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SF school district may move back spring break next year for Eid holiday

A crowd of Ulloa Elementary School students and parents protest against the reassignment of Carol Fong, the principal at Ulloa Elementary School, at the SFUSD District headquarters on June 28, 2022. | Camille Cohen/The Standard

San Francisco students' spring break may be moved back next year to accommodate the Eid holiday, the San Francisco Board of Education voted Tuesday.  

During their weekly meeting, board commissioners authorized San Francisco Unified School District Superintendent Matt Wayne to push back the 2024 spring break so Muslim students can observe the holiday, which will likely fall on April 9 or 10.

The decision came after the school board reversed a resolution that would have declared Eid al-Fitr and Eid al-Adha as holidays in the 2022-2023 calendar year, which prompted outcry from students and their families who celebrate those holidays. The board said it needed to further analyze how to appropriately recognize religious and cultural customs.

At least 100 students, family members and interfaith leaders attended Tuesday's meeting to demand action from the board, stating that the board's reversal was made in response to "racist" threats of litigation.

In August, the board was hit with a litigation warning from Paul Scott, the same lawyer who sued the district for its plan to rename some schools. Scott alleged that the holiday recognition was favoring one religion over others.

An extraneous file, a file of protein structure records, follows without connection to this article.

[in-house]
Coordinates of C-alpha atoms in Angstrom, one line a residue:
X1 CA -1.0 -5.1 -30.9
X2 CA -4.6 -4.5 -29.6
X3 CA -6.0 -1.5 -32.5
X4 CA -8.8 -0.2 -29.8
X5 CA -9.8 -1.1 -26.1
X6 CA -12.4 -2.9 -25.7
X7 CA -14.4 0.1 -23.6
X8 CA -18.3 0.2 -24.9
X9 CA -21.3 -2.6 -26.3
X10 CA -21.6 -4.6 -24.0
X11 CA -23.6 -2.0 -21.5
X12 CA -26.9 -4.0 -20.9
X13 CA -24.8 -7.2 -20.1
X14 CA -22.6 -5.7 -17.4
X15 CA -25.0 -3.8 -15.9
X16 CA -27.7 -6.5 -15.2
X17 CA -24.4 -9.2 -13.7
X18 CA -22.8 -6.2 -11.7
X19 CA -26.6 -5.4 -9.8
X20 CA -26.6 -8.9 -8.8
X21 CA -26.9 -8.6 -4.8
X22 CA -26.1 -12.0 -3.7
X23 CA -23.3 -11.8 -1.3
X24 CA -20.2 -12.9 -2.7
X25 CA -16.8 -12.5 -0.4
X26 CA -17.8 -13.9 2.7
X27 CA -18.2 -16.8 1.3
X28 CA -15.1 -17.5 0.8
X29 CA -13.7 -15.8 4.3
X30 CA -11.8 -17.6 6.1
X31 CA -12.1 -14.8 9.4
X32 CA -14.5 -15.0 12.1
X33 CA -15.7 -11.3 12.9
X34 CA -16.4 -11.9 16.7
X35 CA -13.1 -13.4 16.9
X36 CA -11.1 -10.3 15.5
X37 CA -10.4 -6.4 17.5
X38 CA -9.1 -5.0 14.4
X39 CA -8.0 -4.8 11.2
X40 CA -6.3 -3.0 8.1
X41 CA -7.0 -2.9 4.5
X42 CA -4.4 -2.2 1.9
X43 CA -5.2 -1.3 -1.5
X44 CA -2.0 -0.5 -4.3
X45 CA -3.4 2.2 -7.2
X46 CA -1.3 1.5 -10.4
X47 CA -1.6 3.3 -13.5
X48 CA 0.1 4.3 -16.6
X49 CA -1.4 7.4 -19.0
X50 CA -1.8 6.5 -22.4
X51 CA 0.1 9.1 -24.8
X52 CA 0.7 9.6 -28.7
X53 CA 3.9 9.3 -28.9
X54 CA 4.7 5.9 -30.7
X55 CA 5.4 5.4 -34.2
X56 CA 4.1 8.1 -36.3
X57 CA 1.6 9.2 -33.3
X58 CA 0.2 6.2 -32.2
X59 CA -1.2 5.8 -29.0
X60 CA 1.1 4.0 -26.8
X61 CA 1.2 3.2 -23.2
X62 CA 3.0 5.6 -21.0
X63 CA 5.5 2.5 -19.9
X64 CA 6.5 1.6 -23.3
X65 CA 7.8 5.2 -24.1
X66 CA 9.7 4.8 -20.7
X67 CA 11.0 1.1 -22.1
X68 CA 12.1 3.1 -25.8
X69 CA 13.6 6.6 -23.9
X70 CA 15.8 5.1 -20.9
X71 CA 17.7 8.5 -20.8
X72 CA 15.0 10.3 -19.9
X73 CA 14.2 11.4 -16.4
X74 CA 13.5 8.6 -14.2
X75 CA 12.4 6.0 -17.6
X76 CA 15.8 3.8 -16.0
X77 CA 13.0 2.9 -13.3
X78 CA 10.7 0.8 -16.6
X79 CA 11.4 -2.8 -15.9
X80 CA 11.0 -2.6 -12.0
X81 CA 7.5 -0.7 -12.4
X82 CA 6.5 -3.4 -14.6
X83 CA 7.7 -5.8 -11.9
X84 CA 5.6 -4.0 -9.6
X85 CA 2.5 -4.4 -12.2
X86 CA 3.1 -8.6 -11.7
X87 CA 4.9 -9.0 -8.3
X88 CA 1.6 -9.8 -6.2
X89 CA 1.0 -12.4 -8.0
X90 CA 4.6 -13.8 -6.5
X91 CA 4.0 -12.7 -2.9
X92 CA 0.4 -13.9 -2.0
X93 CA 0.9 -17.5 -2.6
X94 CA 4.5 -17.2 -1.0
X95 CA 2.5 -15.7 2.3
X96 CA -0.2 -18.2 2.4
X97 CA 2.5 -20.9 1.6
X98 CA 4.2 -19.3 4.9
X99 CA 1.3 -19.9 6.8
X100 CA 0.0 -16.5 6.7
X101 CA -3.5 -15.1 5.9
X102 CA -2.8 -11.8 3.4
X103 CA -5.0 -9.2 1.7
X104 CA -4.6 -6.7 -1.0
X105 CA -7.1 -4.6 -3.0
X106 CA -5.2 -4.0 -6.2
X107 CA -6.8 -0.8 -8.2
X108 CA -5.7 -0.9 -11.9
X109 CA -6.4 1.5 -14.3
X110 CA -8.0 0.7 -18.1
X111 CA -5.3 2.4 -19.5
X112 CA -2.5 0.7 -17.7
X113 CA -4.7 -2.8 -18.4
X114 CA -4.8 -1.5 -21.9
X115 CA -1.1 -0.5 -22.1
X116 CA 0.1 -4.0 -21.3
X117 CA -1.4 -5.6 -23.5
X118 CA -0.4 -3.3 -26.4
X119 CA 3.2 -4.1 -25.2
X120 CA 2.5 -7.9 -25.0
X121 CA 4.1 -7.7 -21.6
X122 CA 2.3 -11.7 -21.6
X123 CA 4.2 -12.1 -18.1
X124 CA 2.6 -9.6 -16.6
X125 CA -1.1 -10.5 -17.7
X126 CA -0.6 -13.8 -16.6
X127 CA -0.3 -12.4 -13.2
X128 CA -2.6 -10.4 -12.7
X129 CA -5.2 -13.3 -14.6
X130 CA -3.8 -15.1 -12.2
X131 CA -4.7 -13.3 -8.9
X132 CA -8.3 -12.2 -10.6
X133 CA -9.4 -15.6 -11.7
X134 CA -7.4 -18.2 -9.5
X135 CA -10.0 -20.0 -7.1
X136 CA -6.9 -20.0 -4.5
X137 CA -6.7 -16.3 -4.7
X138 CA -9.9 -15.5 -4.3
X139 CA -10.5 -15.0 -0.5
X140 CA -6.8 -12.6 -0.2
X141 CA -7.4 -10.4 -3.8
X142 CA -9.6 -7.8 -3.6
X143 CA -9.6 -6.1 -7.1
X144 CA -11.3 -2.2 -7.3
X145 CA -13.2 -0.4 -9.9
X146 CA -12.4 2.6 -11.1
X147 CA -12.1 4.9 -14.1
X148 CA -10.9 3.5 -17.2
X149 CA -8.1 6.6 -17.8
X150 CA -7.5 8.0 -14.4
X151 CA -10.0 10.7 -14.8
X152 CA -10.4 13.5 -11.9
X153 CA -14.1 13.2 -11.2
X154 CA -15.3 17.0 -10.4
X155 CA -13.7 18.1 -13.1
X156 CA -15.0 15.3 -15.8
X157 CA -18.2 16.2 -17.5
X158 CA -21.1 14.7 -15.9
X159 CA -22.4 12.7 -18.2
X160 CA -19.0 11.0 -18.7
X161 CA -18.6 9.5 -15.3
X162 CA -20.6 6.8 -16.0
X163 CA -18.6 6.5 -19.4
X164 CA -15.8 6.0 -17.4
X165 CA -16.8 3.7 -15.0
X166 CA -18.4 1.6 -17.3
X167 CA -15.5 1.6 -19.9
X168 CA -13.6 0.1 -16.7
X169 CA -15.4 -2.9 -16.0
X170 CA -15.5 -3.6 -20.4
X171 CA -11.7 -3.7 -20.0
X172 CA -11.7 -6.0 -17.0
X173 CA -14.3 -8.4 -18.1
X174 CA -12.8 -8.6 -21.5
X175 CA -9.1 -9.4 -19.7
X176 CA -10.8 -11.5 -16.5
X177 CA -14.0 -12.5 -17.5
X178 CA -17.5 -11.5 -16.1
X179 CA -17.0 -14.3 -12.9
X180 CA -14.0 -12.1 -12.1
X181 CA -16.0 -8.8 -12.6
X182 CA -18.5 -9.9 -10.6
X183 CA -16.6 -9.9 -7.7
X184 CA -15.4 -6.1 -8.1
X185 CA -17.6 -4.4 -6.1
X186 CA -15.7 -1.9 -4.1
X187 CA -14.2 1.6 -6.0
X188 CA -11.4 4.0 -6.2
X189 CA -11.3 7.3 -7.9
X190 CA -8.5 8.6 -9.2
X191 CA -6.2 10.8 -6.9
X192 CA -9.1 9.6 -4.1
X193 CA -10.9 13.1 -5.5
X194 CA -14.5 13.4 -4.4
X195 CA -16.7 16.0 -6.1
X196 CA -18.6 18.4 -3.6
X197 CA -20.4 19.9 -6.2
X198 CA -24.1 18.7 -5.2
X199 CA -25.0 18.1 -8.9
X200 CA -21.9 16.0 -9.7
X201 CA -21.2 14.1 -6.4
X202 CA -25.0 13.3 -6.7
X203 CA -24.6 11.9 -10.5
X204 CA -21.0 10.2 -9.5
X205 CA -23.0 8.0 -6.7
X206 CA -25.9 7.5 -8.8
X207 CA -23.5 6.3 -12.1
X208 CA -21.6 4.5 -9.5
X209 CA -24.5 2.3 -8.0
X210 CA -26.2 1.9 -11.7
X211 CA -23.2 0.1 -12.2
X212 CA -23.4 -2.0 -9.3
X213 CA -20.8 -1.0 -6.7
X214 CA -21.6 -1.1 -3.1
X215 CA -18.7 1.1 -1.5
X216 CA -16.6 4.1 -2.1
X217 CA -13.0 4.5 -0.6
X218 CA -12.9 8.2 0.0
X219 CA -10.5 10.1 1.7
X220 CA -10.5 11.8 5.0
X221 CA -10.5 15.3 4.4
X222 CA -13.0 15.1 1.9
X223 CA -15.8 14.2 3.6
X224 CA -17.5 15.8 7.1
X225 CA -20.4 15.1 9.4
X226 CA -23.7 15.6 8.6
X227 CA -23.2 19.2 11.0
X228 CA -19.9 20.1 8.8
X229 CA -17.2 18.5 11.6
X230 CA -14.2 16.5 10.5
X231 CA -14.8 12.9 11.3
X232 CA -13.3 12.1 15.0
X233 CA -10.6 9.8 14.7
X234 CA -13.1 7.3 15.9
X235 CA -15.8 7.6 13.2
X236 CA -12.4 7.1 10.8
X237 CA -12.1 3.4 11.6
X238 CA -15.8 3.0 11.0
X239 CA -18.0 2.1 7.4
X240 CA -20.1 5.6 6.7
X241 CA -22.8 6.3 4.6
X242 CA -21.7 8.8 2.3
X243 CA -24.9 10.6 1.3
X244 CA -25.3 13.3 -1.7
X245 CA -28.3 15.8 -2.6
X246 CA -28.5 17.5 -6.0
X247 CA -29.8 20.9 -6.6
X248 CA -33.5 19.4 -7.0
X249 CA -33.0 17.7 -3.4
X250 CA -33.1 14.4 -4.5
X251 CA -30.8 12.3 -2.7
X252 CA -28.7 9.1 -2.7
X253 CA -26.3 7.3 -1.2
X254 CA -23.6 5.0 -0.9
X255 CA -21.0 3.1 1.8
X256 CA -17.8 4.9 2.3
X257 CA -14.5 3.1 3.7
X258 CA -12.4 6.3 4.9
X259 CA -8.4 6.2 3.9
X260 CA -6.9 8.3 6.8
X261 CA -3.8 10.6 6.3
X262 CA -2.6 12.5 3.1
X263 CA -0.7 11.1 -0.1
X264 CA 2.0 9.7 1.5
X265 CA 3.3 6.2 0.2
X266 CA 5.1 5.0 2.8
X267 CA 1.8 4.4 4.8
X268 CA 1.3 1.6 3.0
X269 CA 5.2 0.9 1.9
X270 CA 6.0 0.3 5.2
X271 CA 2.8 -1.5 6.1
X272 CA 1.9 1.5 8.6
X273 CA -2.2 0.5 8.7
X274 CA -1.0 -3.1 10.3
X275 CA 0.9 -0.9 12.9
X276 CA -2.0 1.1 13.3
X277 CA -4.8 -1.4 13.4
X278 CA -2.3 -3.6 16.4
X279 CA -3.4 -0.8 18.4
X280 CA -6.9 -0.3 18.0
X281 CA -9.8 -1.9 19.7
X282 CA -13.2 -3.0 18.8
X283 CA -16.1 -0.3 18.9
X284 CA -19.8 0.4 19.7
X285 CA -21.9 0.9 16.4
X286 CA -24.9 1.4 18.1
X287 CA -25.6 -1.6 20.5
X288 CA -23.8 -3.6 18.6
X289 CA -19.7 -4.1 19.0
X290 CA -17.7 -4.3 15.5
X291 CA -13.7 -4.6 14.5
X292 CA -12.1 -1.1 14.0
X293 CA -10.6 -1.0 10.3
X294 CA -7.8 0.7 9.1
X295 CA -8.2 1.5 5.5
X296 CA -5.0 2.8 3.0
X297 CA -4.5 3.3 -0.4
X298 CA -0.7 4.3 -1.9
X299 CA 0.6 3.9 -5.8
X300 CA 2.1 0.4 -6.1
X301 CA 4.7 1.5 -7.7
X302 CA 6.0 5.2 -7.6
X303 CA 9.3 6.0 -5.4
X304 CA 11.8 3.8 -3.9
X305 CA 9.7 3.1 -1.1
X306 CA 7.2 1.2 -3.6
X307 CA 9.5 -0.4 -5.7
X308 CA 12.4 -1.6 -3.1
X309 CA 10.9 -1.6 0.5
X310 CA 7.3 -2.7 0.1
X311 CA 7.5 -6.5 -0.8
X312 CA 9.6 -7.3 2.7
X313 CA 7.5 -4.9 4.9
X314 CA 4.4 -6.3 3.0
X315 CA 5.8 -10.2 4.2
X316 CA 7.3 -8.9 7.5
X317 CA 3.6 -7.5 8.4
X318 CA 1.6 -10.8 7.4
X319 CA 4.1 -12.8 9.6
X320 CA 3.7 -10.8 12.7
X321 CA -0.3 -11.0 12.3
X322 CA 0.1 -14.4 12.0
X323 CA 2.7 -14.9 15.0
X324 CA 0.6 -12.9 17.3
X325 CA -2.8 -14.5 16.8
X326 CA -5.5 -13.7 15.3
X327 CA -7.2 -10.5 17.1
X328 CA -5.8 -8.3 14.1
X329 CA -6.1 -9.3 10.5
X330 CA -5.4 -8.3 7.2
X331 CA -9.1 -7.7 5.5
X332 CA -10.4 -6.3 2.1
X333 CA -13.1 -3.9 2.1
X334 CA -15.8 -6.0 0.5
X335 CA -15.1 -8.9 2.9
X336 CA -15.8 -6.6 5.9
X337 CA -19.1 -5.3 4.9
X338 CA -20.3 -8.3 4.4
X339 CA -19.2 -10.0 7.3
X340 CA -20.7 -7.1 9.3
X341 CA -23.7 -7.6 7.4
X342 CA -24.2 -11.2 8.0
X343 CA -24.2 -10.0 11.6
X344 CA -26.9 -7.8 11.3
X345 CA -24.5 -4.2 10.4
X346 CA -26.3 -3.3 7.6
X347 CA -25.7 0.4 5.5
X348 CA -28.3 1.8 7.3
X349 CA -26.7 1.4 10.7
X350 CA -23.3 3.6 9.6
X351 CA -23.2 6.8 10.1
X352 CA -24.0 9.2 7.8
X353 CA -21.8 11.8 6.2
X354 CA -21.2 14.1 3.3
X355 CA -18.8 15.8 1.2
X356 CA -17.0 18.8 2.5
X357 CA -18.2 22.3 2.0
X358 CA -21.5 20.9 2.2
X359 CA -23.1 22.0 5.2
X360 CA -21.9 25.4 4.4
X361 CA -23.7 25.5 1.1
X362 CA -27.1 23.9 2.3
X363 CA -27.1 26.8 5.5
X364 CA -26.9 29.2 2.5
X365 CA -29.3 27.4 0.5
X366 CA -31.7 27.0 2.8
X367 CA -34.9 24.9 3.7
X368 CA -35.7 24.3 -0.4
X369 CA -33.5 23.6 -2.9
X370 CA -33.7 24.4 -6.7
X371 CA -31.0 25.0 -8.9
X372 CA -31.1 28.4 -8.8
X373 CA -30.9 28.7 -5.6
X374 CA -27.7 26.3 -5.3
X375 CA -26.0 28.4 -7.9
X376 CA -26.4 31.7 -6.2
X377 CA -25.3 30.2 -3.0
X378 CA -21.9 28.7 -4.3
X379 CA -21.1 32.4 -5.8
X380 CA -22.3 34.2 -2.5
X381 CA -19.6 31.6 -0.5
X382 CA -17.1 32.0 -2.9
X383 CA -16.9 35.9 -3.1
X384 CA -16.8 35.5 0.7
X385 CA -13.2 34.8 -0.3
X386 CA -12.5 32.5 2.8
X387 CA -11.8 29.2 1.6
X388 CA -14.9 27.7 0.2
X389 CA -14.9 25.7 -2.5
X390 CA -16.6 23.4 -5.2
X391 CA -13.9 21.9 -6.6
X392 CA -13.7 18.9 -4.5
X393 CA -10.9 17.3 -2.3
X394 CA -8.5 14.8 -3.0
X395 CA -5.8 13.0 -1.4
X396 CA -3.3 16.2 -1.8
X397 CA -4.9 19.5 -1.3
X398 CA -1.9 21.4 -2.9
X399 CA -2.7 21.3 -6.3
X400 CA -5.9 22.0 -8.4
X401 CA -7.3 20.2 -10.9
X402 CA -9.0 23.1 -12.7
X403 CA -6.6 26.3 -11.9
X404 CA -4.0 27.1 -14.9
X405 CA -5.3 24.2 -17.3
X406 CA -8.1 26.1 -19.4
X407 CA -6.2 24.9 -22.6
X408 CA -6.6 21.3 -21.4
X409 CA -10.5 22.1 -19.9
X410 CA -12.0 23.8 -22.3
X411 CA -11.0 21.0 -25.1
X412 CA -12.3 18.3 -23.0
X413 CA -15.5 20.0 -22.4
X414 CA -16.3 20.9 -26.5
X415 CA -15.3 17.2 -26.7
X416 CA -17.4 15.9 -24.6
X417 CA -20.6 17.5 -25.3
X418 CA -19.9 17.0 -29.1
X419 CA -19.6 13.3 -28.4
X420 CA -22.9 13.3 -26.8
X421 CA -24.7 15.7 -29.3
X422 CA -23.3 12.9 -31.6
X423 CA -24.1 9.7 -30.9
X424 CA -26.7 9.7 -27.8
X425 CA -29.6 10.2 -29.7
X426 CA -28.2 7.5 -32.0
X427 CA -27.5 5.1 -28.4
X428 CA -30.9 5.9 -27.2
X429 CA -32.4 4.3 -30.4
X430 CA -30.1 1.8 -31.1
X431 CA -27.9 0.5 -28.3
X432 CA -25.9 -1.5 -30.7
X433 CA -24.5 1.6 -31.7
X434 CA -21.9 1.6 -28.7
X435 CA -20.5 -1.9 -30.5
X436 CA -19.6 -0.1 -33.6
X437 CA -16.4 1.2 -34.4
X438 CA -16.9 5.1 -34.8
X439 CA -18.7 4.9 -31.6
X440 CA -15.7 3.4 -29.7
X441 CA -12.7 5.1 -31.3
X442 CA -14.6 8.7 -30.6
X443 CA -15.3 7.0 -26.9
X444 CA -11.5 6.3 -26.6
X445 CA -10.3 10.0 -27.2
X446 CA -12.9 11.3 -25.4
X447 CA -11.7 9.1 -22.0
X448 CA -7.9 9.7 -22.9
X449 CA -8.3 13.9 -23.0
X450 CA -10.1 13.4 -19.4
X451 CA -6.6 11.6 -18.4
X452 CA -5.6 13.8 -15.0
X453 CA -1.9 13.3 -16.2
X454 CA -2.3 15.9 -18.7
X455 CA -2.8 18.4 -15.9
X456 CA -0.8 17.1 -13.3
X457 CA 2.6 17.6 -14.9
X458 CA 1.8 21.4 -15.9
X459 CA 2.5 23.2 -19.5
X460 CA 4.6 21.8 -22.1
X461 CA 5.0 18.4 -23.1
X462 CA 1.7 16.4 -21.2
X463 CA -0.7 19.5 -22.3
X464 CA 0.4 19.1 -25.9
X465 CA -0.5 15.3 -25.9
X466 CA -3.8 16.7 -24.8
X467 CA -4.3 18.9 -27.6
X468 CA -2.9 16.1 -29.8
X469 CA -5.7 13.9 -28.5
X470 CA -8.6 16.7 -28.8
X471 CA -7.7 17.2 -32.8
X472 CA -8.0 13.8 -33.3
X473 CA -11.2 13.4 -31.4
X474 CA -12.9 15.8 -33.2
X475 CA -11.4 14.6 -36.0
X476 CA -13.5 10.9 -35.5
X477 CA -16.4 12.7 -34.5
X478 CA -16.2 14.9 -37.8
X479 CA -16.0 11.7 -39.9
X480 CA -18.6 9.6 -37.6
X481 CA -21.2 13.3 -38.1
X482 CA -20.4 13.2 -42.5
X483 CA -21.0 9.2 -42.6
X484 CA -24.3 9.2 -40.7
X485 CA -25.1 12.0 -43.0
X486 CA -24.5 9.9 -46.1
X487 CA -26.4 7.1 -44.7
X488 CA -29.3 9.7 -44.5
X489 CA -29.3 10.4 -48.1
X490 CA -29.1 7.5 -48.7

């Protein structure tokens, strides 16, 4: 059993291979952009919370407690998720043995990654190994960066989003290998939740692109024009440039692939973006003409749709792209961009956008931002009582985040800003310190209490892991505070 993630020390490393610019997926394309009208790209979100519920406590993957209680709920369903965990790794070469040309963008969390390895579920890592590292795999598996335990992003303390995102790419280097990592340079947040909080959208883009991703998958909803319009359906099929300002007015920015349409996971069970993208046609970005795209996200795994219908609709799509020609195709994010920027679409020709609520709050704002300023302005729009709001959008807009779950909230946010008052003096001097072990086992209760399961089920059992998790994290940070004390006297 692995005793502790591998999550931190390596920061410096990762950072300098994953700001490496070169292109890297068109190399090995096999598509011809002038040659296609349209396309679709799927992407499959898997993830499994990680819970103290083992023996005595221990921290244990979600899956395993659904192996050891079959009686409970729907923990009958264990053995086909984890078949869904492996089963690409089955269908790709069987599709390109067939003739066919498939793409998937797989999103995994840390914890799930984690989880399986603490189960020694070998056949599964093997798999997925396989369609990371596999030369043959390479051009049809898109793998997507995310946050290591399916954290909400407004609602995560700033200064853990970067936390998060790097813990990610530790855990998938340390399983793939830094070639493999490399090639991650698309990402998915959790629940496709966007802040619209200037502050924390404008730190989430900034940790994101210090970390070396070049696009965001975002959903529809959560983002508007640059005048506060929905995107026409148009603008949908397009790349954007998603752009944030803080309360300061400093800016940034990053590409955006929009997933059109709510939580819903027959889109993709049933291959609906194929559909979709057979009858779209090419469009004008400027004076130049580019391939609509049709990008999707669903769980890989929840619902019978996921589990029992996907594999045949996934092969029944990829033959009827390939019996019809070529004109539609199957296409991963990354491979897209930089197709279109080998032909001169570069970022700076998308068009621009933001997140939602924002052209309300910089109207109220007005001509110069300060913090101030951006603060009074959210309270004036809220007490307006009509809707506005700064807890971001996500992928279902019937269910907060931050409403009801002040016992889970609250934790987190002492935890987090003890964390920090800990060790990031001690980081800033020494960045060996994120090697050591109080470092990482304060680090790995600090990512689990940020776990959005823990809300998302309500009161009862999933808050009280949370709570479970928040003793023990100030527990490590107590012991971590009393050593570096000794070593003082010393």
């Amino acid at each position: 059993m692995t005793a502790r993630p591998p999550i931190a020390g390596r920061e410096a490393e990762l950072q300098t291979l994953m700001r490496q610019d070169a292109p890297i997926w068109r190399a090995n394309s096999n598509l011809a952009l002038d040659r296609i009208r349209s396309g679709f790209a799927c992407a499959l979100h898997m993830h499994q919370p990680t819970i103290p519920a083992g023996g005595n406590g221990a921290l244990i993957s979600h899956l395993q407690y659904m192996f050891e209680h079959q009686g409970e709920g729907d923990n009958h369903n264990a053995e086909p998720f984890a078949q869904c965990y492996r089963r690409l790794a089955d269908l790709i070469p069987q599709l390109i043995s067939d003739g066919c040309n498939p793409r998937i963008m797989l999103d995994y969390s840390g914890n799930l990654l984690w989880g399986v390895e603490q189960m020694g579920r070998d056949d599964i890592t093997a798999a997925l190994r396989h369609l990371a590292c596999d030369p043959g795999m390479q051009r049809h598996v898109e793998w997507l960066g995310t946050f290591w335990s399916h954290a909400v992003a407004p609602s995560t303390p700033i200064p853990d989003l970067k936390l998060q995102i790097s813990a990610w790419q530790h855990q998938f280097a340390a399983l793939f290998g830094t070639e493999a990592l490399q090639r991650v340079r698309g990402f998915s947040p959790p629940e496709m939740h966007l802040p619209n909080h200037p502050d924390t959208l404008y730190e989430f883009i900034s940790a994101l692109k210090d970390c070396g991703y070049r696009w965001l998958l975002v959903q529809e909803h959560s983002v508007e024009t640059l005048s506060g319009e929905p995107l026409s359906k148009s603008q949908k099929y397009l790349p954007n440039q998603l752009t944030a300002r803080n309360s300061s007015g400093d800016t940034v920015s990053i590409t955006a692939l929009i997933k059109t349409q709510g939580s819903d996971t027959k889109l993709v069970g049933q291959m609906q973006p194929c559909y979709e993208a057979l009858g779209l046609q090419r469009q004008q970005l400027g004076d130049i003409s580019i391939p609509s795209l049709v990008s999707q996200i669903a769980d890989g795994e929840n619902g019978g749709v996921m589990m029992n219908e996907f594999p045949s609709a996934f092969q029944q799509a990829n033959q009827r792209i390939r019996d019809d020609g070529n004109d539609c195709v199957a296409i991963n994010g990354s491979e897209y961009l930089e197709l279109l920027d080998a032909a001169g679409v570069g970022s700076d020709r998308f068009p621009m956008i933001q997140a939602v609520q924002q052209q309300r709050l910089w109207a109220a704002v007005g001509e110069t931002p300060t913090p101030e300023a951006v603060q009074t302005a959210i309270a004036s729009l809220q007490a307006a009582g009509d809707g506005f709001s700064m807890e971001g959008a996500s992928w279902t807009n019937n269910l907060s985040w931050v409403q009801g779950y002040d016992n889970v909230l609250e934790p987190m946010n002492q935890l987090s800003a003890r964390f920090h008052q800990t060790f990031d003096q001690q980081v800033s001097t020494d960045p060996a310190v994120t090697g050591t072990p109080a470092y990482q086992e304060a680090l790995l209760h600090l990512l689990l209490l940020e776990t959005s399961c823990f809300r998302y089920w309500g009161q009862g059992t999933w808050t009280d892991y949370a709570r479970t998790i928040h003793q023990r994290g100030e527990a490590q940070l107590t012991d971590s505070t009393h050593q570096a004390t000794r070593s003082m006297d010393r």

At the meeting, board members like Commissioner Matt Alexander acknowledged that their choice to reverse the holiday recognition was in response to the lawsuit threats.

Activists said they support the calendar change, but they do not plan to stop the momentum until the board brings back its initial decision to make the Eid holidays officially recognized.  

Now advocates are issuing their own threats of litigation—Washington, D.C.-based Arab-American Anti-Discrimination Committee and San Francisco's Arab Resource and Organizing Center issued a notification to the district in March that they will pursue legal action if the Eid resolution is not brought back.

On Monday, over 30 interfaith leaders submitted a letter to the school district urging it to follow through with its commitment. Over 2,500 emails sent to the district echoed the same sentiments. 

"San Francisco Unified School District made a commitment to Arab and Muslim students when they passed the Eid resolution last year," stated Lara Kiswani, executive director of the Arab Resource and Organizing Center. "Tonight, the community showed up in force and demonstrated our power."

After the board's Tuesday decision, community members left the meeting chanting "we'll be back."  

"We will need to see the district implement Eid Resolution before we can see the harm done to our families begin to heal." said Kiswani. "Until then, we will be back to fight for the dignity of our students to be respected in SFUSD."

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